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In early trial, Pfizer drug shown to stop tumors

NEW YORK -- Pfizer Inc. yesterday released early data that suggest an experimental drug shows promise in treating kidney cancer and a rare gastrointestinal cancer.

The company's drug, known as SU11248, was tested in 63 patients with the most common form of kidney cancer. It showed tumors stopped growing in 37 percent of patients and shrank in 30 percent of patients.

The most common standard of care in kidney cancer that has spread is treatment with one or two agents called cytokines, which typically shrink tumors in 5 percent to 15 percent of patients.

Pfizer also tested the drug in patients with metastatic gastrointestinal stromal tumor, a rare type of cancer that arises mainly in the stomach and small bowel. Of 98 patients tested, 52 percent saw their tumors stop growing, and 11 percent saw them shrink.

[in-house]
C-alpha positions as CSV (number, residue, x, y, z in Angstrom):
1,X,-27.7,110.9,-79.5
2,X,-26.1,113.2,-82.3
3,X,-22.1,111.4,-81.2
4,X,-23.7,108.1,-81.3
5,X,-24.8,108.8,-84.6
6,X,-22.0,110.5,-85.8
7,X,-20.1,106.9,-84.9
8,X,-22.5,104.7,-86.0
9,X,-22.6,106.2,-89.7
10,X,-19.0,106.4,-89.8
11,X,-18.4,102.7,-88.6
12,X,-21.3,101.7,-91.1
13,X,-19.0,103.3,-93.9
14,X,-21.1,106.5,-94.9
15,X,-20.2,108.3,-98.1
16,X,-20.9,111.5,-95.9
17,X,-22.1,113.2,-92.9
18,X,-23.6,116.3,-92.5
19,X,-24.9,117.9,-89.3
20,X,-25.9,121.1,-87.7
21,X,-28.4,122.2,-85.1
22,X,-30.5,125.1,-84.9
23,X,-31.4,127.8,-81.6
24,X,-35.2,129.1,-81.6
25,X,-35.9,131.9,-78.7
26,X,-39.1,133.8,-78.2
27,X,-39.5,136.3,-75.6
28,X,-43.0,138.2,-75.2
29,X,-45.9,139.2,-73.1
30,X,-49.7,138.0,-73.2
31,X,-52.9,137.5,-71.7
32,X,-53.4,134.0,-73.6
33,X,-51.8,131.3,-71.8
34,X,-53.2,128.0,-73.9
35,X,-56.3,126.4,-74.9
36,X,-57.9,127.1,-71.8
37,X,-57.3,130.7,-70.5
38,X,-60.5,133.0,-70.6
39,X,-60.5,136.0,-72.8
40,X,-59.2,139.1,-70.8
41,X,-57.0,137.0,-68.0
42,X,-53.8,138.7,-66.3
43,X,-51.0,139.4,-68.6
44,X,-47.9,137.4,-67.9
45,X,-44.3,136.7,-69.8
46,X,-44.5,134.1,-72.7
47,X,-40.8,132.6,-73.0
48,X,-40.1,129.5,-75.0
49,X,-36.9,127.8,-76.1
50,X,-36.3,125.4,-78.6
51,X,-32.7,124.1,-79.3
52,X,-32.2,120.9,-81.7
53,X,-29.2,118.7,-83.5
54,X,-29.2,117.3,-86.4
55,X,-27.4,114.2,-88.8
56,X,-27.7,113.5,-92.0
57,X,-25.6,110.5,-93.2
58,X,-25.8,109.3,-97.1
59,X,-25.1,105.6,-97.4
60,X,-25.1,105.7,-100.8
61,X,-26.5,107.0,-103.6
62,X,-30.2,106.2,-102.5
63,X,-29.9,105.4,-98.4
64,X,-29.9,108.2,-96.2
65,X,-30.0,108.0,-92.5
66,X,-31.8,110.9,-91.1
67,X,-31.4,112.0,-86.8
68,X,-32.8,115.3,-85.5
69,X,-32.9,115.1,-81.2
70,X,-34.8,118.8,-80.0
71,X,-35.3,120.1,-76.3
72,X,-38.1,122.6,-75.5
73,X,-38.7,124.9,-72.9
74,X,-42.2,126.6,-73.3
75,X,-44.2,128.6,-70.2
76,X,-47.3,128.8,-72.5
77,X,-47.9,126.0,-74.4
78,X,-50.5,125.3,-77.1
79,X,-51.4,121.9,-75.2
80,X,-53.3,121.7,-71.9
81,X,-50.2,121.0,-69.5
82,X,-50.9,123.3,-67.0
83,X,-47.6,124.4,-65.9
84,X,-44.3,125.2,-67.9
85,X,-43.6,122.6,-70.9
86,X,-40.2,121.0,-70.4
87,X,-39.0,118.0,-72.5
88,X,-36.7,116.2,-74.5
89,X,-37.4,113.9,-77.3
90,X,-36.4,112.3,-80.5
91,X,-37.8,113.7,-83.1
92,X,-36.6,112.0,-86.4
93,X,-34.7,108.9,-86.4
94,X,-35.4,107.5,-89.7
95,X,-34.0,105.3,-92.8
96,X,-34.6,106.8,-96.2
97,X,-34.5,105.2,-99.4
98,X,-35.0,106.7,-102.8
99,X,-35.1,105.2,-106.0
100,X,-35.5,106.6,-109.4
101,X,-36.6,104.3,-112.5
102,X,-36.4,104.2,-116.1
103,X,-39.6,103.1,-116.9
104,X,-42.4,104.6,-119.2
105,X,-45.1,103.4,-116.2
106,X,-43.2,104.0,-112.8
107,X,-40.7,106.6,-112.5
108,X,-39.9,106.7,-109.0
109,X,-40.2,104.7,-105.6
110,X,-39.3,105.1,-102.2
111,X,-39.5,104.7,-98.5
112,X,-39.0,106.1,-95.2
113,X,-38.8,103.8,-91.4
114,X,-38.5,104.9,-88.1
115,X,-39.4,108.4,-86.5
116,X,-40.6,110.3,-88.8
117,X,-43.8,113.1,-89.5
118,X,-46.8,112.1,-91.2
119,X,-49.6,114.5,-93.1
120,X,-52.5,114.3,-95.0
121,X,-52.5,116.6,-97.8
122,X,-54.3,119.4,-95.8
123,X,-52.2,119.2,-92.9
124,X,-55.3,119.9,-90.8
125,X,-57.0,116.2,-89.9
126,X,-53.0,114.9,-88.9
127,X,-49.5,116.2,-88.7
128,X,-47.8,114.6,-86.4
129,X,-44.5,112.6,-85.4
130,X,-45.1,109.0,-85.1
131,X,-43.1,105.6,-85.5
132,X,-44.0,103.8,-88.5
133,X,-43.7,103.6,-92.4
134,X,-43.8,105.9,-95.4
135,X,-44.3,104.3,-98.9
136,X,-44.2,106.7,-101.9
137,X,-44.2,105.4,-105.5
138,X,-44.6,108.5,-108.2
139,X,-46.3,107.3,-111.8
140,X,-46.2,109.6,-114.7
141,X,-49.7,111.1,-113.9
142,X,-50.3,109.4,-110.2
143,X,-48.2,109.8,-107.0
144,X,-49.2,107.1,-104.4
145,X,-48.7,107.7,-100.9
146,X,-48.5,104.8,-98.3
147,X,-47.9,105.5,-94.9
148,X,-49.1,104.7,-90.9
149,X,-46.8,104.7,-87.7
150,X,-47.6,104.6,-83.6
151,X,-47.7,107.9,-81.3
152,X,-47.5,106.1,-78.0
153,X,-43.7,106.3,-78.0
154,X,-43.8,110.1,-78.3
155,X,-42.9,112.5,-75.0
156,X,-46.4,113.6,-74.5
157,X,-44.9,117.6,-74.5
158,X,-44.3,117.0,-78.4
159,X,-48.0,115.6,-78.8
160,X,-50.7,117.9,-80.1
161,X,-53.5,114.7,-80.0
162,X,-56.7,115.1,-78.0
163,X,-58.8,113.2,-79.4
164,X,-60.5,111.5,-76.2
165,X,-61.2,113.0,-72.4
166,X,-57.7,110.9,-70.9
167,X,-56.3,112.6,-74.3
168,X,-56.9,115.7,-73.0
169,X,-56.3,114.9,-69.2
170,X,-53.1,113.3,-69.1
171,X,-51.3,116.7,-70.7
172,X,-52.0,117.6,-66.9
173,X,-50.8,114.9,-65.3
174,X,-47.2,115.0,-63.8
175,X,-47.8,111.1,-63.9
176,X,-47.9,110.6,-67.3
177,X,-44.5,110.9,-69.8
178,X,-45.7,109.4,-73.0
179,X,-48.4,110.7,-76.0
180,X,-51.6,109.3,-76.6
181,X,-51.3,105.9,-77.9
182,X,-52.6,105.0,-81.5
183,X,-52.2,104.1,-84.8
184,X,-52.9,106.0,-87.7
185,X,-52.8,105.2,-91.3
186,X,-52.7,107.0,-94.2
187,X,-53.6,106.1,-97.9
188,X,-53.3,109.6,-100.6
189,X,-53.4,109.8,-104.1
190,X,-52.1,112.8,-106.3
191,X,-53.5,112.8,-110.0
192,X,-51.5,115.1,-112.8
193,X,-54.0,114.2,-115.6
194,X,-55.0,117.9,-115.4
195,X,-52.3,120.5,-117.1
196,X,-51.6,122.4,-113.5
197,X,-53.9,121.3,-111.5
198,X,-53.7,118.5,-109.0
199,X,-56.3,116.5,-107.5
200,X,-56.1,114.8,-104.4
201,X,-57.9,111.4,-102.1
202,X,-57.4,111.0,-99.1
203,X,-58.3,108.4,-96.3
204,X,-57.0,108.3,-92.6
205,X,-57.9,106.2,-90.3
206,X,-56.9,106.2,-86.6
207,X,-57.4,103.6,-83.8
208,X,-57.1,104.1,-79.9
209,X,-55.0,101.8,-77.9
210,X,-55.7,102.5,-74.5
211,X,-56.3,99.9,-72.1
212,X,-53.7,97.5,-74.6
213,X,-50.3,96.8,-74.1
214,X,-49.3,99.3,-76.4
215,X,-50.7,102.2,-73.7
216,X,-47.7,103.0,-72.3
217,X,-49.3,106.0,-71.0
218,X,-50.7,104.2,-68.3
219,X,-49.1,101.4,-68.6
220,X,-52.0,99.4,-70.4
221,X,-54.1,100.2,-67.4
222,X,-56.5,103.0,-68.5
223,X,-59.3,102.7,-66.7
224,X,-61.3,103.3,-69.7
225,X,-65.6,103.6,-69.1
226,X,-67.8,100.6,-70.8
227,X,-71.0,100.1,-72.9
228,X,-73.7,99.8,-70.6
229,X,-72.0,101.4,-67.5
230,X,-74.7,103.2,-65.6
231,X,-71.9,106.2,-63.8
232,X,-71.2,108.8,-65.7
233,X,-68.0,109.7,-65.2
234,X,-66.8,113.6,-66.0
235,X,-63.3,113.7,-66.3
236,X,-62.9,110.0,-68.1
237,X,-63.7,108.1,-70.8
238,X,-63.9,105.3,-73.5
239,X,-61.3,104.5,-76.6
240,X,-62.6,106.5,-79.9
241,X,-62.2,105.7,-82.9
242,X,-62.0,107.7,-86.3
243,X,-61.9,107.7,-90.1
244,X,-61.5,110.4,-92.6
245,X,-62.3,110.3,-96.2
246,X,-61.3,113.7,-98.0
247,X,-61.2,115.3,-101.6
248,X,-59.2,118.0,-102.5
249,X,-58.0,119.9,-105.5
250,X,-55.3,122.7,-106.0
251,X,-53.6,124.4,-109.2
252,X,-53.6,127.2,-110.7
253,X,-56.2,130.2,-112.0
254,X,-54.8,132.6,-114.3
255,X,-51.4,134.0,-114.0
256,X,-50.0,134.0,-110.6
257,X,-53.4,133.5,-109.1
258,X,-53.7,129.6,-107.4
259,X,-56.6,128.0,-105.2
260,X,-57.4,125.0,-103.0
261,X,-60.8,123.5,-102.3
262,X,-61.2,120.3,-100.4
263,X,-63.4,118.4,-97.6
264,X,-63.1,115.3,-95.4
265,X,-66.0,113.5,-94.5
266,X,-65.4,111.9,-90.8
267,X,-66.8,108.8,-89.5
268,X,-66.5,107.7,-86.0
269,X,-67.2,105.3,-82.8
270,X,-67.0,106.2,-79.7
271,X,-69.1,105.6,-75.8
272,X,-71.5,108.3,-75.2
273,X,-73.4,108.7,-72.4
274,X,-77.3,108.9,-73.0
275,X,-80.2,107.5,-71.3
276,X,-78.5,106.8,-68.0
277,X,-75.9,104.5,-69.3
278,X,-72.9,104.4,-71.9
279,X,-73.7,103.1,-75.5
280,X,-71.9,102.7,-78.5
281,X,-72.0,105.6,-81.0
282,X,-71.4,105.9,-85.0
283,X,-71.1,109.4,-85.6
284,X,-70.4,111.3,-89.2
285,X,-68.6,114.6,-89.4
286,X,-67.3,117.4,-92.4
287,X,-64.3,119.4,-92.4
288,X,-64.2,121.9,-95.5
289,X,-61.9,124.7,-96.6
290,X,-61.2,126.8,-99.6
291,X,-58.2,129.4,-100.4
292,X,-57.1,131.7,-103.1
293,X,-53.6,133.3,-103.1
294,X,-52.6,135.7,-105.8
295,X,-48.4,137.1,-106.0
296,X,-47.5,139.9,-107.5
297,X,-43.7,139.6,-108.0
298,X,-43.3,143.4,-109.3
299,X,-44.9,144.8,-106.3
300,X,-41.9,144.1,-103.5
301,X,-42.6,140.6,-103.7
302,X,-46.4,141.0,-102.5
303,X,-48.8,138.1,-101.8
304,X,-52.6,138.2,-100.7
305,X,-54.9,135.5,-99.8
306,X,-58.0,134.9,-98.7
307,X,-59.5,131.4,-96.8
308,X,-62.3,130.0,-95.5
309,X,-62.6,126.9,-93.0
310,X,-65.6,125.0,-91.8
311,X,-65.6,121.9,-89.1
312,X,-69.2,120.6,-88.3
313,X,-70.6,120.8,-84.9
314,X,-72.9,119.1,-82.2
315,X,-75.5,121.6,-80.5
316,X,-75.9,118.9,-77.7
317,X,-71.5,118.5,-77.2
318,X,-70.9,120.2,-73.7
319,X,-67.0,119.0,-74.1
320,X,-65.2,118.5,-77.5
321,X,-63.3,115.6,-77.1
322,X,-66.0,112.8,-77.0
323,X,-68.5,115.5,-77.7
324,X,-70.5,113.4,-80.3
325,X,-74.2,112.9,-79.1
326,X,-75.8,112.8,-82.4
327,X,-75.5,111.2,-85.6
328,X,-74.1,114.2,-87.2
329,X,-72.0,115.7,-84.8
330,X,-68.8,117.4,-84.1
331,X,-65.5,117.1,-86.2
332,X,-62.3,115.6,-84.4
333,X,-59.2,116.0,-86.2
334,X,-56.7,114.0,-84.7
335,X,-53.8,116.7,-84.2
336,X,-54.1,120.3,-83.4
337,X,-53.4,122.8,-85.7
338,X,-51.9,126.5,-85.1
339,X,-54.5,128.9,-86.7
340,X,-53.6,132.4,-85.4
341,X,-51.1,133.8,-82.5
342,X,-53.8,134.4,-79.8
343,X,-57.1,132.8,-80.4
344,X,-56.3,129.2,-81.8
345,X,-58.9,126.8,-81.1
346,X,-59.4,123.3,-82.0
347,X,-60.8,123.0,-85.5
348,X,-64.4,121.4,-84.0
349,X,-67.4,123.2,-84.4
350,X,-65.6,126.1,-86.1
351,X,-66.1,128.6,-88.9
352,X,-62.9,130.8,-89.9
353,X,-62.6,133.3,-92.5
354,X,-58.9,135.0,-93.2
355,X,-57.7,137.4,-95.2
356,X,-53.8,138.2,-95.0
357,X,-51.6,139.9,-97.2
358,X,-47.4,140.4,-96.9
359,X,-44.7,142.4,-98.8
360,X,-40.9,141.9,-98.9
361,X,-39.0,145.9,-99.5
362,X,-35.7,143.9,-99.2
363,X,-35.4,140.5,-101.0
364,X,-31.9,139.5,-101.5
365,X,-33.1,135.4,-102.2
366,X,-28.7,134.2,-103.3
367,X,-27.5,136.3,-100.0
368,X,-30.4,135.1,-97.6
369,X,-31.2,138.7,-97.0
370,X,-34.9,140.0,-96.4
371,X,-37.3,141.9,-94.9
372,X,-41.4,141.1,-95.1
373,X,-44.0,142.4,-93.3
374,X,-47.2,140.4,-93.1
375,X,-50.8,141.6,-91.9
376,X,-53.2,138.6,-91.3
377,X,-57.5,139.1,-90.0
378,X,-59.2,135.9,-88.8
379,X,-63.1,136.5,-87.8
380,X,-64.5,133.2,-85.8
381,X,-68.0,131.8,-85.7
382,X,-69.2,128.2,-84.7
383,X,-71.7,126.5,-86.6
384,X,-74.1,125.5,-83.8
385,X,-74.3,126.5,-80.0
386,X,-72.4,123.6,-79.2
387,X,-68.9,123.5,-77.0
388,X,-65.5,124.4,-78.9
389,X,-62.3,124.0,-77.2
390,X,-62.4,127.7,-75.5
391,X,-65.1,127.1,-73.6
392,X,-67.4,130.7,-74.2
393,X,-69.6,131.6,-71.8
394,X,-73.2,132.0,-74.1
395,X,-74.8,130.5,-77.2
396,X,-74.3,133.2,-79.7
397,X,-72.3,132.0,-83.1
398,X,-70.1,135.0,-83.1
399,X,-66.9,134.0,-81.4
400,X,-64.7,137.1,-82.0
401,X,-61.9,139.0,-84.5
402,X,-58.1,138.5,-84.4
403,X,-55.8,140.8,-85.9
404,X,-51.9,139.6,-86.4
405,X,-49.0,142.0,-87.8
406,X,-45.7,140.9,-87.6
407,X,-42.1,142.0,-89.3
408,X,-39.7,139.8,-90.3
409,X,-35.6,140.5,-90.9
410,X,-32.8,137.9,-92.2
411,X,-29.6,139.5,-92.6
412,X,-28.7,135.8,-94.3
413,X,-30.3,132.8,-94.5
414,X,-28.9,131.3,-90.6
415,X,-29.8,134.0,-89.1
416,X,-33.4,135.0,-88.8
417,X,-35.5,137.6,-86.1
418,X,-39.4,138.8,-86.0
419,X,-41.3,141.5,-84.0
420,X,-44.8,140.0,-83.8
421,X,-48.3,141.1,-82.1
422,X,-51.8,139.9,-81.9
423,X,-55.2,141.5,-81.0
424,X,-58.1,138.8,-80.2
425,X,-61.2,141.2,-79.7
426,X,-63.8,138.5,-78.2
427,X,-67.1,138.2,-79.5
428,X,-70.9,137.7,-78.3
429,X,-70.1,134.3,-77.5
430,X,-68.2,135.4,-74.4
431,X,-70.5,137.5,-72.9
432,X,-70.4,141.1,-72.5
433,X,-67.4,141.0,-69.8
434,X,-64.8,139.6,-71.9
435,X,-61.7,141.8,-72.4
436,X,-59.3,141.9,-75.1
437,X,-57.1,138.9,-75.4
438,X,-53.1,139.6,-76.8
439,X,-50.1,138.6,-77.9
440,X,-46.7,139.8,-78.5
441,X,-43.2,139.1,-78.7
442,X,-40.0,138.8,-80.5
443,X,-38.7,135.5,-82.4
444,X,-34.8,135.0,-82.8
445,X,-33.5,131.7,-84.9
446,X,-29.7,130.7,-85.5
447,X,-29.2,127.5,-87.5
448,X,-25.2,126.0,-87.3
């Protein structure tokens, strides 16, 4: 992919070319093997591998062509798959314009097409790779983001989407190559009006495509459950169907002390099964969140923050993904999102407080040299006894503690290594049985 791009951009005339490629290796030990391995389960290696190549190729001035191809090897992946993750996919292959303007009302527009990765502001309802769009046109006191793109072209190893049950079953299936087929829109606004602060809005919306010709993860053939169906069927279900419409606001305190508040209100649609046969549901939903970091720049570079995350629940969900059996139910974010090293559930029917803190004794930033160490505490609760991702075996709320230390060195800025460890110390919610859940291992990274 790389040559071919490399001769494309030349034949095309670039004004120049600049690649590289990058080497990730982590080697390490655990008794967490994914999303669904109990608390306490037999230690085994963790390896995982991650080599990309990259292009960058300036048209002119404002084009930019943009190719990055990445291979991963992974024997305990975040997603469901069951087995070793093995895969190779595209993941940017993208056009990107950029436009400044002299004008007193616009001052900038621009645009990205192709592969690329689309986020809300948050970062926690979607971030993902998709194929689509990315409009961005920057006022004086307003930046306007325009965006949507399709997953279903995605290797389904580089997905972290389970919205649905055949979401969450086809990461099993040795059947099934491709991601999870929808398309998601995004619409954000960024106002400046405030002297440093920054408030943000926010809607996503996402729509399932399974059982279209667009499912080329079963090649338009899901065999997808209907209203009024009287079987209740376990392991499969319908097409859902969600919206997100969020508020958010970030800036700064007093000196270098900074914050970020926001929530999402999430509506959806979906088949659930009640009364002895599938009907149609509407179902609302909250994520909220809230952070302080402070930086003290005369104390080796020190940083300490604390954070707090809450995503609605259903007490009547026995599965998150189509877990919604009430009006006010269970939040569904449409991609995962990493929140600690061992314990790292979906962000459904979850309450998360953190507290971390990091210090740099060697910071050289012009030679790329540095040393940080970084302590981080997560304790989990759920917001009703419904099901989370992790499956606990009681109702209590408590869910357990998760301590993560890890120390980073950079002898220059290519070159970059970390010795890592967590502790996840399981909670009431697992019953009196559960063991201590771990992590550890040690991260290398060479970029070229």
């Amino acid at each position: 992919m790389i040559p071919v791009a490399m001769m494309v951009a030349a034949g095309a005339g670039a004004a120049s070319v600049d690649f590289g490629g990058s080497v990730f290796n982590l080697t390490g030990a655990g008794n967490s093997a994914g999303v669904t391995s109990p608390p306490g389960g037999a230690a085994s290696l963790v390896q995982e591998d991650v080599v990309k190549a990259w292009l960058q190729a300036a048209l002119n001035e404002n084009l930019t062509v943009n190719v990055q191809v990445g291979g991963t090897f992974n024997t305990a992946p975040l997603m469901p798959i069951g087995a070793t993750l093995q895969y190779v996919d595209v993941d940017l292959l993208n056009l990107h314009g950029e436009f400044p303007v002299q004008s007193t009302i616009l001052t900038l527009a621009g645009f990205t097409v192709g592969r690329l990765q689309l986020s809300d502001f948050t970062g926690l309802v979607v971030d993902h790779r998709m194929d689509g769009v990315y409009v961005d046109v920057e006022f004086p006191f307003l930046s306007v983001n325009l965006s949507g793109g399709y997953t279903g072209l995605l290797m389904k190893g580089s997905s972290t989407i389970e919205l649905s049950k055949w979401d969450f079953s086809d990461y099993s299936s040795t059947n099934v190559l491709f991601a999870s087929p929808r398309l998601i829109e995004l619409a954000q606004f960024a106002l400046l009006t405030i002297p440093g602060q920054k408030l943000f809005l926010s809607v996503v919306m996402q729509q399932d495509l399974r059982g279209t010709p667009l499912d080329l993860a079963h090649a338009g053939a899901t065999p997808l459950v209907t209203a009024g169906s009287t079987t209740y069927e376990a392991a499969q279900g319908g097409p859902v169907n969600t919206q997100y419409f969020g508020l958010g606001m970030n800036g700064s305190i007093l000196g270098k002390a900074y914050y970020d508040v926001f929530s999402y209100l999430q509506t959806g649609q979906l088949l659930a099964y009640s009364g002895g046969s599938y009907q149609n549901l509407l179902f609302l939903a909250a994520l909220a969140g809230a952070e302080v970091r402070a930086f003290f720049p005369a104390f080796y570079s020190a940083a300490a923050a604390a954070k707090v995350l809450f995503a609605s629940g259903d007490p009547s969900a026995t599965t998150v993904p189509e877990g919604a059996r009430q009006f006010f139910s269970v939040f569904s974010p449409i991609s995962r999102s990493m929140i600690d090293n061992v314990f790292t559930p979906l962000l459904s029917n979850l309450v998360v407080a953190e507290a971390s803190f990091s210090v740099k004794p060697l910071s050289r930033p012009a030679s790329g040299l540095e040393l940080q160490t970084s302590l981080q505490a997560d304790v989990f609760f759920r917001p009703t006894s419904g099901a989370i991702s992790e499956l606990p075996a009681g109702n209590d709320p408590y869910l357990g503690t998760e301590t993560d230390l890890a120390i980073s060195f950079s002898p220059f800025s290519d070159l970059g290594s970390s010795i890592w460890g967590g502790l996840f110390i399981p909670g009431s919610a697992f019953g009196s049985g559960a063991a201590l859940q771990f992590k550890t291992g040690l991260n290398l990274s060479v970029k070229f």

''These are still early data but we are encouraged by what we are seeing, particularly in renal cancer," said Bill Slichenmyer, vice president for oncology drug development. The drug inhibits a target called KiT, which is the same target addressed by Novartis AG's drug Gleevec, the most advanced drug available for gastrointestinal stromal tumor and chronic myeloid leukemia.

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